Often derided in his own country, Didier Deschamps became the third person to win the World Cup as both a player and coach, doing so, like his fellow countryman Zinedine Zidane in the Champions League, with astonishing simplicity.
Advancements in technology have elevated tactical analysis to new heights, with each brand of counter or gegenpressing planned out in full. Emulating a Pep Guardiola side has become top of many a coach’s agenda.
Yet, while Guardiola has wowed the Premier League this season with his innovative systems and match tactics, two Frenchman have shown there is an altogether more straightforward way to win the world’s most illustrious trophies.
“A great coach is being judged on his ability to find a tactical system where his best players can all express themselves at the same time,” Eric Cantona said last year when asked about Deschamps' coaching prowess. "That will not happen when you are being coached by an accountant rather than a visionary.”
That much-criticised accountant’s sums have added up in Russia. France have come up with the solutions time and again, overcoming Argentina, Uruguay and Belgium en route to the final, all without having to tactically outwit a soul.
It is no secret this is a platinum generation in France’s history. Les Bleus possess enough talent in the ranks to put out two golden sides. Nonetheless, they laboured during qualification, famously being held by Luxembourg at home. The critics were rounding on Deschamps.
And such scrutiny seemed to get to the man who captained France to the 1998 World Cup as a player, as he started this World Cup with a rather adventurous front three of Ousmane Dembele, Antoine Griezmann and Kylian Mbappe in the tournament opener with Australia.
However, 70 minutes in and Olivier Giroud was on, and Deschamps had reverted to the more conservative 4-4-2 he prefers, ensuring France are difficult to beat, relying on set-piece goals and moments of brilliance from his talented bunch to win matches.
Giroud has started every game since coming off the bench against Australia, without even registering a shot on target all tournament, but Giroud is there to be that first line of defence, dropping deep to ensure the opposition have to get past an extra layer of protection. It is hardly revolutionary from Deschamps, but my word has it proven to be successful.
In the final in Moscow, the low-key atmosphere, with a low number of France fans in attendance, suited Deschamps perfectly.
There was also no additional pressure on his side that tens of thousands of Argentines or Brazilians would have put on them. The travelling Croatians had already won and were simply there to enjoy their moment in the sun, knowing full well their exhausted side, who had just battled through three successive extra times, were inferior to the French.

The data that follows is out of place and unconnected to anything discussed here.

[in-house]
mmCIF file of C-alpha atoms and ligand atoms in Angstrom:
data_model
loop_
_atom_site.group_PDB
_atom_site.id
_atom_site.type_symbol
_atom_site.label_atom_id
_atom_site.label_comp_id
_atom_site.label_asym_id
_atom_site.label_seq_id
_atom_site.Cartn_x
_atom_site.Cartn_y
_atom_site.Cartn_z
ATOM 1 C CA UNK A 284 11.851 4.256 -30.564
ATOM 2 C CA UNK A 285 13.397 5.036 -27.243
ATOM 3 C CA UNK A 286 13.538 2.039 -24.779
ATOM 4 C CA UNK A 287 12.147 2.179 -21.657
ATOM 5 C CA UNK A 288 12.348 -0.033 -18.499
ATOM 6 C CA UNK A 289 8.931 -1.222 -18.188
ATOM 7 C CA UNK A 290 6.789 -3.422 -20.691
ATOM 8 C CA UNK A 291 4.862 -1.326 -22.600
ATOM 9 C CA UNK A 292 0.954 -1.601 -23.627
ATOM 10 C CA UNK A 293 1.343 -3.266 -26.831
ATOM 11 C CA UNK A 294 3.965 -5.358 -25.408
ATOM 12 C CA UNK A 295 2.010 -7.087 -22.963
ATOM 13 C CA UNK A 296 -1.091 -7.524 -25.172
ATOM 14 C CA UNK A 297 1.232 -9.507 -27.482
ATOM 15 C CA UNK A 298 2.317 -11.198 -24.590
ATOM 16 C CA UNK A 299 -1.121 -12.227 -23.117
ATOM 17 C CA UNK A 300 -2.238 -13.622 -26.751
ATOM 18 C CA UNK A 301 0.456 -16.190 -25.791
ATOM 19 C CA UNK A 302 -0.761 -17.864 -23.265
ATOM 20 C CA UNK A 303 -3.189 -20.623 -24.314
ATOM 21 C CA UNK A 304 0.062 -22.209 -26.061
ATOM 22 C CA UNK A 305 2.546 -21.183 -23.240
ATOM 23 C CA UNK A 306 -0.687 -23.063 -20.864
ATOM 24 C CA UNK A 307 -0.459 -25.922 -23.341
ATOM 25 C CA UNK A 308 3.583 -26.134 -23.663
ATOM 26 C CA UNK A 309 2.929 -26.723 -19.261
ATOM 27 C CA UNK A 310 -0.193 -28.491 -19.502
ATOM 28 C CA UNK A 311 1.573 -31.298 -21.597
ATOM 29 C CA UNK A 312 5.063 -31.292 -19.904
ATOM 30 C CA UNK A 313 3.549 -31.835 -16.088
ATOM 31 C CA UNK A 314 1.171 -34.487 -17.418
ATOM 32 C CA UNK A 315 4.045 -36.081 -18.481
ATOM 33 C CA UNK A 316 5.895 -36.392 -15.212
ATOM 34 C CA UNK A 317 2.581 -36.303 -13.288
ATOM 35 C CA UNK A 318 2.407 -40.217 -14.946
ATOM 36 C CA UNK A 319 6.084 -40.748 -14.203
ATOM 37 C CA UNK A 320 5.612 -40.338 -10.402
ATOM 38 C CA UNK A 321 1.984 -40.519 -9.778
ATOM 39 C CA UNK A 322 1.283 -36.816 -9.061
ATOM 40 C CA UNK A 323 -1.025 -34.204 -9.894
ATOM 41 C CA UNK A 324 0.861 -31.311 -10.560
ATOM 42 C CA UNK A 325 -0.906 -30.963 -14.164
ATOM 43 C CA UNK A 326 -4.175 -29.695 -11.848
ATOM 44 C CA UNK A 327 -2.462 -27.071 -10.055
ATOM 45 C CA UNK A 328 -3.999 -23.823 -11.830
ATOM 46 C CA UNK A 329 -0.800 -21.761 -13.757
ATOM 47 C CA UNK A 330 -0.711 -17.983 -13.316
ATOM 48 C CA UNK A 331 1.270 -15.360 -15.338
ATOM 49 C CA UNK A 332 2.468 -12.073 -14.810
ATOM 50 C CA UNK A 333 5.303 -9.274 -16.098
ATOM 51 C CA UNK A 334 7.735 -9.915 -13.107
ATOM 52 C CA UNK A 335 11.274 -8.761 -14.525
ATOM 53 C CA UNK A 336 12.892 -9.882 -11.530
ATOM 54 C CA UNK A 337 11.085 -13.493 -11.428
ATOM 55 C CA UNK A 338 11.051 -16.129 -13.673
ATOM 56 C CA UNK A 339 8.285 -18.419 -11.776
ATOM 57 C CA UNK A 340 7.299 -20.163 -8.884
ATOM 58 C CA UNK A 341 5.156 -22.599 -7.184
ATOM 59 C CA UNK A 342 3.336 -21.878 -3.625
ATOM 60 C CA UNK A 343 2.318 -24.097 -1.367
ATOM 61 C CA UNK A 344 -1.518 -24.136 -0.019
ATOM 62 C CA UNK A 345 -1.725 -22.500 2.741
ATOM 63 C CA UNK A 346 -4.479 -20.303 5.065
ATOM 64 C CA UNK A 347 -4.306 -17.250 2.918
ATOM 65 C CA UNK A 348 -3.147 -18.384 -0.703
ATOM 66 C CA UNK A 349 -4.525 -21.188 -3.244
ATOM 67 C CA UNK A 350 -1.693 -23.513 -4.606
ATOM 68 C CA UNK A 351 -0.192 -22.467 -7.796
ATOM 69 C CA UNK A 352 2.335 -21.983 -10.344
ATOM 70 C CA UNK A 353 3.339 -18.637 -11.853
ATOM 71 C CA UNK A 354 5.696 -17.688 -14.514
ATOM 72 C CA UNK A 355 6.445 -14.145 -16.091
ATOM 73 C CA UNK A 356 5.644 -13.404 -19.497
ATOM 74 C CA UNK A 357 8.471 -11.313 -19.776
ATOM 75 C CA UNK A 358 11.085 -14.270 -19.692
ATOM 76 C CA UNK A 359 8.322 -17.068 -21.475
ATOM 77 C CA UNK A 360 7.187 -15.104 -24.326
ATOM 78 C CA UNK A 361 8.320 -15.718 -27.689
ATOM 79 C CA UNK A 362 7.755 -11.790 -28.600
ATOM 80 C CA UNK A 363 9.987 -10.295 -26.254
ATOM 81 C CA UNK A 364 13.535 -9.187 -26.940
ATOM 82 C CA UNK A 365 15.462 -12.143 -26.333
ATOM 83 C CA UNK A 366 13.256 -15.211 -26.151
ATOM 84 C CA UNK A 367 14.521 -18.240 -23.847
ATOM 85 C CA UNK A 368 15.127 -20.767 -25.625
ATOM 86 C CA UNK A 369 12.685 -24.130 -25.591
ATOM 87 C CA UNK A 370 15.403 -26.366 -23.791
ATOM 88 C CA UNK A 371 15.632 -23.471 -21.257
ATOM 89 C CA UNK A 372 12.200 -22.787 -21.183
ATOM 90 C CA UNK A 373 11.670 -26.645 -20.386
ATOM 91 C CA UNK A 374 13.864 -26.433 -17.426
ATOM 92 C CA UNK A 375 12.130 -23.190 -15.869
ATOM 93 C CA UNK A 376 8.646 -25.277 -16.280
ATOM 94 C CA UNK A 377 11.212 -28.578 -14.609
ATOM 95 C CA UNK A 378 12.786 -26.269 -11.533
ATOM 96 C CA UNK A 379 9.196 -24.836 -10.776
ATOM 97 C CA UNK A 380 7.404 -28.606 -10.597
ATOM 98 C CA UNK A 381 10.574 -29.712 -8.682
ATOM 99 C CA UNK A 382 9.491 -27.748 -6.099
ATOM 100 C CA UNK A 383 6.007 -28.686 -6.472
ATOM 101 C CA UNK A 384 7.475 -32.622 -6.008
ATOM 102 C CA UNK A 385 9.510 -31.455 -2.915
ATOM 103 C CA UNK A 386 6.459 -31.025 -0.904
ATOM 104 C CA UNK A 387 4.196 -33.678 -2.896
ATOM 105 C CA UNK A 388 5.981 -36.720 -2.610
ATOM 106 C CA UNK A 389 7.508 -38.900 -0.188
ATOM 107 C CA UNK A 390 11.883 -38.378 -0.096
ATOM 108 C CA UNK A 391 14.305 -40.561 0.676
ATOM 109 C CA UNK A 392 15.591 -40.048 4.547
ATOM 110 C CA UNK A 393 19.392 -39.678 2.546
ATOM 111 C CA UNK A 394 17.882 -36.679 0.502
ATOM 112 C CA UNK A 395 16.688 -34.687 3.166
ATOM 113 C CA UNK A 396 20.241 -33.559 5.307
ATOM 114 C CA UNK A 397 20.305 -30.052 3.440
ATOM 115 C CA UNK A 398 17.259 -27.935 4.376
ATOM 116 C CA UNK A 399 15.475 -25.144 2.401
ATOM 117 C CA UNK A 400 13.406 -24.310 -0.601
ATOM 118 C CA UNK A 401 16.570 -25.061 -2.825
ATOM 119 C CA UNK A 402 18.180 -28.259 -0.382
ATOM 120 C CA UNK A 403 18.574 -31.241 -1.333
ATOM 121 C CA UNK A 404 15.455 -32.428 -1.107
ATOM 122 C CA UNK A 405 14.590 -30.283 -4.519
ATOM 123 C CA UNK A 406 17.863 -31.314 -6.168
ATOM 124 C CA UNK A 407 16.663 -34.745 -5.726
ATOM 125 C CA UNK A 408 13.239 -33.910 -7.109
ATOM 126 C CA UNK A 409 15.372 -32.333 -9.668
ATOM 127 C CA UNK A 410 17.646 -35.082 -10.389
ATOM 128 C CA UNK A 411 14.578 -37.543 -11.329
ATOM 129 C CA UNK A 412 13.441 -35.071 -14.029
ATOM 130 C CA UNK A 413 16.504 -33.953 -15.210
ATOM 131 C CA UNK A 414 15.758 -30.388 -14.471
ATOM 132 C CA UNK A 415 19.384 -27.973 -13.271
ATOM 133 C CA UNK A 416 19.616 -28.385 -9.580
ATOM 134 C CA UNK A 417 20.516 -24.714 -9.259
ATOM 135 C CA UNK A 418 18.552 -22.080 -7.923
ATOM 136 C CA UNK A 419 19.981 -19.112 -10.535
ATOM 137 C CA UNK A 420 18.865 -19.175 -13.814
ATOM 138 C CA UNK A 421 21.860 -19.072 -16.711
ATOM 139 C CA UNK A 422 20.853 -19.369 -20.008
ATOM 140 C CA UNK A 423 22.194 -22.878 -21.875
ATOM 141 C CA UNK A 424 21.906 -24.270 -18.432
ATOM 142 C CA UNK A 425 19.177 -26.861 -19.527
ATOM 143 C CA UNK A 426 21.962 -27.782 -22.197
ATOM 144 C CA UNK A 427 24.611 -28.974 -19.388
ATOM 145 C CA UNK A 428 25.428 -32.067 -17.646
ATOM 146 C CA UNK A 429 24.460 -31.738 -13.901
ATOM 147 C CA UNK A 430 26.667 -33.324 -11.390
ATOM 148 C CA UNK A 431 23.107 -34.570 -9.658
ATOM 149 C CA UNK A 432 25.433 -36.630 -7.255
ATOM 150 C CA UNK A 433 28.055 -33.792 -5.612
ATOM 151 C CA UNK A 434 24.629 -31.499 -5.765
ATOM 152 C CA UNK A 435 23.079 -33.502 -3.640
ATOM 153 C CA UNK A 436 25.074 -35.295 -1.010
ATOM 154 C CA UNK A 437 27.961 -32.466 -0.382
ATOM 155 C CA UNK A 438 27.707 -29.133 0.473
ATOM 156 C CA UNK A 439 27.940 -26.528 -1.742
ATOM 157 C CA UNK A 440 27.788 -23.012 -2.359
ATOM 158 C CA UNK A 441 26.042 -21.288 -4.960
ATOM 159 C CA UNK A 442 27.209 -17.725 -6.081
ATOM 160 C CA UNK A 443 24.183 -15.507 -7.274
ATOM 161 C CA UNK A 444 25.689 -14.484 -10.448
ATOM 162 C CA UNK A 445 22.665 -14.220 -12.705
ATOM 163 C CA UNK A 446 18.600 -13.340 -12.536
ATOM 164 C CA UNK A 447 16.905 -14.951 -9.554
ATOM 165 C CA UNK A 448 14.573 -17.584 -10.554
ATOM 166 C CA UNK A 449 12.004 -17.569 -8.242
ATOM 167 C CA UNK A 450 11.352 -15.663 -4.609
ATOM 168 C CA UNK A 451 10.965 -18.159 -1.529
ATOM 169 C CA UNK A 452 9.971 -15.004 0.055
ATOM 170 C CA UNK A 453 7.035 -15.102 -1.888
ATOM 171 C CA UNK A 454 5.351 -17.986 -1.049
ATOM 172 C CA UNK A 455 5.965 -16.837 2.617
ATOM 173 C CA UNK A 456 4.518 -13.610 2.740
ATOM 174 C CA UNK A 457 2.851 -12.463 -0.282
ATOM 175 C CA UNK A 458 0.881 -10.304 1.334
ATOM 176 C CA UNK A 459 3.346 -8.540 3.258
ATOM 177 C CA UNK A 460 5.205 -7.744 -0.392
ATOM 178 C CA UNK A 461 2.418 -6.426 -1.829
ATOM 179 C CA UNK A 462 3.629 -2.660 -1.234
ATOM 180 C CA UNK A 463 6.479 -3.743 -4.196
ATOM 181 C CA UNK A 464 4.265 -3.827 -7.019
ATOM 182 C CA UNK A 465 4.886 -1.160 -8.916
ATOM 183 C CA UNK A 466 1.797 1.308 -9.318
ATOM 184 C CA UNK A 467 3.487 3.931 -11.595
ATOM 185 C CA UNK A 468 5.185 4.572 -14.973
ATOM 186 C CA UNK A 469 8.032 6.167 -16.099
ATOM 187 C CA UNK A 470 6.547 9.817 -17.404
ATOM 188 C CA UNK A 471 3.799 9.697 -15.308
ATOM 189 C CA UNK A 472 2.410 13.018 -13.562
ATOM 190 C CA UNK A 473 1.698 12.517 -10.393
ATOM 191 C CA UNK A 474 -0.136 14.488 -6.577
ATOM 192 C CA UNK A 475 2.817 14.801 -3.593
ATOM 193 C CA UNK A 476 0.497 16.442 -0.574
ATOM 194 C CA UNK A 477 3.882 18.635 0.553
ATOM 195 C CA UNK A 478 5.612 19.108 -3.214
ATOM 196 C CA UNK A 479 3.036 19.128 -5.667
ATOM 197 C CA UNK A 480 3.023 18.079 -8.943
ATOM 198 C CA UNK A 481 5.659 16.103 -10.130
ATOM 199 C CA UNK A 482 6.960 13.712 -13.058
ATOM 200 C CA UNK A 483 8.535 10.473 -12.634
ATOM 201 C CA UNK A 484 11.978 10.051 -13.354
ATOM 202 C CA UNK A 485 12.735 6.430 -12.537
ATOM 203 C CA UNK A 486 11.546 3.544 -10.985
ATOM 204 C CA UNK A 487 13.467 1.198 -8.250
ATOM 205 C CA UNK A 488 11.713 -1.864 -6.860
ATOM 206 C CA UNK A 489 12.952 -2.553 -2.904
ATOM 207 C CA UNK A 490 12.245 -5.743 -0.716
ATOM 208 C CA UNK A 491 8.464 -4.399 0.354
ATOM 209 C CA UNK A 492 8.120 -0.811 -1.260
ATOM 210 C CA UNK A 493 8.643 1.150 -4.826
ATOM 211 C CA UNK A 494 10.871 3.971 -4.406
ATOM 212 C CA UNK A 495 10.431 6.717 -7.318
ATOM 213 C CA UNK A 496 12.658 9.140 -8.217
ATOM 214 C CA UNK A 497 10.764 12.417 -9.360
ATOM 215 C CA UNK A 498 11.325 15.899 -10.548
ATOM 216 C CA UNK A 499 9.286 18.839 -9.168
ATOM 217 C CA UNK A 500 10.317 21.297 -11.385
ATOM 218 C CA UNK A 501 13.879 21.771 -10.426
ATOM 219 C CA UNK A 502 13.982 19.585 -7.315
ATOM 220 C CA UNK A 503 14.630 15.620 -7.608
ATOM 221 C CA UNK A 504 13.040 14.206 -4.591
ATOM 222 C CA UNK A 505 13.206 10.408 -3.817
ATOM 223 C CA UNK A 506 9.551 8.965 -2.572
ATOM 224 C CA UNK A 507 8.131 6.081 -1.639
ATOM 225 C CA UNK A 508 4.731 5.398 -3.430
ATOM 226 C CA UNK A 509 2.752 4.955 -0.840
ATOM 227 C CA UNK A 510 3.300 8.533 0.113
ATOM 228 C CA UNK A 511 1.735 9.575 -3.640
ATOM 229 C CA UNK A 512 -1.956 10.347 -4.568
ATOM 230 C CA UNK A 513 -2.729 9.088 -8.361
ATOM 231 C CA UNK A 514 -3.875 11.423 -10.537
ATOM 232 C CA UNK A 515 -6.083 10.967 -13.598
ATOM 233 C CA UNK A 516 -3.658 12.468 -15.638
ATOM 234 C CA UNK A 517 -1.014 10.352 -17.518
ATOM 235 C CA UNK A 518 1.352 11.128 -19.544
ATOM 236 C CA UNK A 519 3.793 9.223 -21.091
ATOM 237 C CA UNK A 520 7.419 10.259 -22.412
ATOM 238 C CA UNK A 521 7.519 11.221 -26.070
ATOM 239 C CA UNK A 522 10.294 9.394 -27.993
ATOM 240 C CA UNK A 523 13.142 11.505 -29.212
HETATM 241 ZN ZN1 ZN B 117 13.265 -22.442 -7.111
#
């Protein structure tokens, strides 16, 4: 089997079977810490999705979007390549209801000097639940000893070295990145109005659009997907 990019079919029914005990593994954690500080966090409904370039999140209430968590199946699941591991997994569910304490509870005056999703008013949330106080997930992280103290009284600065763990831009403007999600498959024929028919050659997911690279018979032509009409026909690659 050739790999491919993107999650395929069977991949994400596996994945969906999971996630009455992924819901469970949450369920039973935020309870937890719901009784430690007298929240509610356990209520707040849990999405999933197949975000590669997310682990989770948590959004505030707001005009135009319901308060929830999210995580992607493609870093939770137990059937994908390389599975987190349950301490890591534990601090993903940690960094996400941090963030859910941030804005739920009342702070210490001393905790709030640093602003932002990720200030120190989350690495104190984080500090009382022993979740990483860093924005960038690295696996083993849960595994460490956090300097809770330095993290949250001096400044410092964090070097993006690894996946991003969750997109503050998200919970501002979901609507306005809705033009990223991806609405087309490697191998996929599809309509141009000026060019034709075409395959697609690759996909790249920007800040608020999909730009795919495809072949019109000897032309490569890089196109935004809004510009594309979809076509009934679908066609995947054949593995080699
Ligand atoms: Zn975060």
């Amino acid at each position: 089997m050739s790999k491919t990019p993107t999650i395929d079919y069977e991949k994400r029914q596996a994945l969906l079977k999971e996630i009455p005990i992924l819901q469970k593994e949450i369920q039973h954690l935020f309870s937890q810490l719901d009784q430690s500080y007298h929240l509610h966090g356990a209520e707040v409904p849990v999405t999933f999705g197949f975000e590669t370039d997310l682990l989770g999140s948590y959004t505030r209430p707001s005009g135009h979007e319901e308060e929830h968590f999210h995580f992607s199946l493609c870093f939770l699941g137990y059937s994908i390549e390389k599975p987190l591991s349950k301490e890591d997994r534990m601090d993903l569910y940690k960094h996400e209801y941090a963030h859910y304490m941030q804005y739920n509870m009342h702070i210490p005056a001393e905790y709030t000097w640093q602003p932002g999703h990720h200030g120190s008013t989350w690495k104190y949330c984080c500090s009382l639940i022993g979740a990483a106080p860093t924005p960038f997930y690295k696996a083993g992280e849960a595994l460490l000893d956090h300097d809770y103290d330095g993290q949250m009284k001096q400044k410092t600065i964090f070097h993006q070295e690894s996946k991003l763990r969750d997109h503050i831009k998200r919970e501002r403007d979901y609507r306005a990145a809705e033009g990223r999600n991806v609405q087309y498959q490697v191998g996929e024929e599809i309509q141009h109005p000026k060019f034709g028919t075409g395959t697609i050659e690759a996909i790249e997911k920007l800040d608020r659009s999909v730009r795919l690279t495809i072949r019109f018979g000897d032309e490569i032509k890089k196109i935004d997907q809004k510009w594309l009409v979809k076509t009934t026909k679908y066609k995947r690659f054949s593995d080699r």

France did look a little open early on in the Russian capital but soon got themselves in front, via a set piece, of course. They then needed the help of VAR, but eventually, France’s quality came through in the second half.
The third and fourth goals summed up just how simple Deschamps' France side approach games. Two quick counters, after setting up to be tough to break down, were finished off by superb strikes from their two most talented players - Paul Pogba and Mbappe.
When you have two stars of such stunning ability you really don’t need to plan a great deal to break teams down. If Pogba doesn’t fire, Mbappe will, and if not them, there is a myriad of talent waiting to pounce. Zidane, at Real Madrid, was blessed with the same luxury.
The fourth most expensive player in history sat on the bench, and rarely got a look in. That is the depth we are talking about here.
There is a hashtag doing the rounds in France after their success in Moscow, poking fun at the spawniness of Deschamps, but there is nothing fortunate about a manager who has won nine of his 12 games as a manager at the World Cup, the best ratio for a manager that has taken charge of more than 10 games at the tournament.
“The win is not about me, it's the players who won the game,” Deschamps said after the match. “The victory in the match belongs to them. Vive le Republic.”
Except it is about you, Didier, because you let the players do their thing. There were no players marooned out in a position stifling their ability.
Pogba excelled because he was playing in his best position, something Jose Mourinho is yet to see, Mbappe’s pace was perfectly suited to being out wide, while faith in young full-backs paid dividends.
The doubters will linger. France won the tournament without setting the world alight, but Deschamps won’t mind one bit.
He joins Zidane in the pantheon of greats, and will sit alongside his compatriot safe in the knowledge their way, as simple as it is, garners the greatest success.
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